Confusion around Ebola vaccine hampering DRC outbreak response: MSF
Confusion around an unlicensed Ebola vaccine being used in the Democratic Republic of Congo is complicating efforts to rein in an outbreak of the deadly virus, Doctors Without Borders warned Thursday.
DRC health officials launched a small, targeted vaccination campaign this week to help rein in the latest Ebola outbreak in the country, which so far has claimed 27 lives.
The campaign, using an unlicenced vaccine, is beginning with first responders, and will soon move to anyone who has been in contact with suspected cases, and then on to the contacts of the contacts.
WHO said Wednesday that some 10,000 people should be vaccinated within the next month.
But Doctors Without Borders, known by its French acronym MSF, cautioned that, among many people on the ground, there was confusion and uncertainty about the vaccine and who could receive the jab.
"The messaging around the vaccine has not been well done," Jean-Clement Cabrol, MSF's emergency medical coordinator, told reporters in Geneva following his latest trip to the affected region.
He cautioned against the widespread description of the rVSV-ZEBOV vaccine as "experimental".
"I think that using words like 'experimental vaccination' does not simplify things," he said.
The vaccine has been deemed highly effective and safe by WHO, but has not yet received a licence.
Cabrol also said that all of the talk about the vaccine had given the false impression on the ground that there would be a mass vaccination campaign, and may have led some to believe the vaccine could magically fix the problem.
"We are seeing people today who refuse to be hospitalised, even though they have tested positive, saying that they prefer to wait for the vaccine," he said.
This is obviously not good when dealing with Ebola, a virus-caused haemorrhagic fever, which spreads through contact with bodily fluids and which is both highly infectious and extremely lethal.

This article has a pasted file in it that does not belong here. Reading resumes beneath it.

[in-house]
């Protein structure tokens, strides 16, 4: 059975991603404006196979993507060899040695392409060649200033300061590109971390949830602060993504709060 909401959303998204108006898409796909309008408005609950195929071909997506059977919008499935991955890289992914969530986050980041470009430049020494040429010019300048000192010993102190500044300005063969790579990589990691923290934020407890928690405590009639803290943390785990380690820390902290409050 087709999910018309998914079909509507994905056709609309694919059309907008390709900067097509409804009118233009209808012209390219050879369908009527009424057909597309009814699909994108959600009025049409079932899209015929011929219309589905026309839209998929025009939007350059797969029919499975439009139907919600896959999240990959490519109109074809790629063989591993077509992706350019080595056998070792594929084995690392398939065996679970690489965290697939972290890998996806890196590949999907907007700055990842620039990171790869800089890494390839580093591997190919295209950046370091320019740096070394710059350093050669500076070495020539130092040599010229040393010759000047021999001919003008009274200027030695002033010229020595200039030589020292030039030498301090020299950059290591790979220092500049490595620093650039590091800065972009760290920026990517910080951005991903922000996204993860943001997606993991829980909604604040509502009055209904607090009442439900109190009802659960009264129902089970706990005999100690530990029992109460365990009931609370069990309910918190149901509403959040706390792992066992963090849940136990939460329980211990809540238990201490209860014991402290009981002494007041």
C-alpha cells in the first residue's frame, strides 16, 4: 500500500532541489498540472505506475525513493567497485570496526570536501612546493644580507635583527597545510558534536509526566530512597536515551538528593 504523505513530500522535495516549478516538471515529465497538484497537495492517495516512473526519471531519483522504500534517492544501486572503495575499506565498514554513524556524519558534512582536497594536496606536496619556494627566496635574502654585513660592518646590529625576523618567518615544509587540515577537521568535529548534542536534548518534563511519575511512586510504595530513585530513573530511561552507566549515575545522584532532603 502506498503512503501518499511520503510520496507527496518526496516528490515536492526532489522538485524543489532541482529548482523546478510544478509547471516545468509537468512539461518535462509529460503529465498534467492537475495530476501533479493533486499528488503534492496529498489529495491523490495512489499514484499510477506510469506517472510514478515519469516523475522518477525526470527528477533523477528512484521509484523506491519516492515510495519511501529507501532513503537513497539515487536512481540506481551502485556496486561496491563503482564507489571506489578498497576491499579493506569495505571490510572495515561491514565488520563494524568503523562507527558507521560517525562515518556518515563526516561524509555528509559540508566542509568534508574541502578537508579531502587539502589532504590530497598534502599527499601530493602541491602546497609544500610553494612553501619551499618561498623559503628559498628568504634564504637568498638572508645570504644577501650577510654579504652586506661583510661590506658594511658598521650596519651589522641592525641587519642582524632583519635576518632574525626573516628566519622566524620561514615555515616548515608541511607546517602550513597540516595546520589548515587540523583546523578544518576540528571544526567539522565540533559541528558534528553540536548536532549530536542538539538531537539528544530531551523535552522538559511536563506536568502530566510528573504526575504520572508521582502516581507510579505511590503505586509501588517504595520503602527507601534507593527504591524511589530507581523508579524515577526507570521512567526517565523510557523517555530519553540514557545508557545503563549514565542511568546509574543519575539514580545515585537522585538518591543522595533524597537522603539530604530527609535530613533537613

According to WHO's latest toll, 58 Ebola cases have so far been identified since early April.
The current outbreak, which was officially declared on May 8, began in rural northwestern DRC in a very remote area called Bikoro.
But it has since spread to Mbandaka, a city of around 1.2 million people, and there are fears it could spread further afield in DRC and to neighbouring countries.
"What is worrying is that almost every day we have new confirmed cases at a quite rapid pace," Cabrol said.
He said DRC, WHO and others had responded quickly and robustly to the outbreak, but warned that efforts to inform the population in the affected areas of how best to protect themselves and others was still "insufficient".
"A large portion of the population does not understand this illness (and) thinks it is witchcraft" or something similar, he said, adding that there had been threats against doctors and others coming in to care for the sick, and who were accused of bringing the virus with them.
Cabrol stressed that rVSV-ZEBOV was meant "only as an additional tool" in responding to the outbreak.
The main focus, he said, still needed to be on informing people how to protect themselves and others against Ebola, and on tracking and isolating Ebola cases, and finding all of their contacts and contacts of contacts.
For each confirmed case, 80 people should receive the vaccine, he said.
But there are large logistical challenges with delivering the vaccine, including the fact that it needs to be stored at -80 degrees Celsius (-112 degrees Fahrenheit), Cabrol said.
For now, only about 40 vaccinations per day are feasible, he said.
© 2018 AFP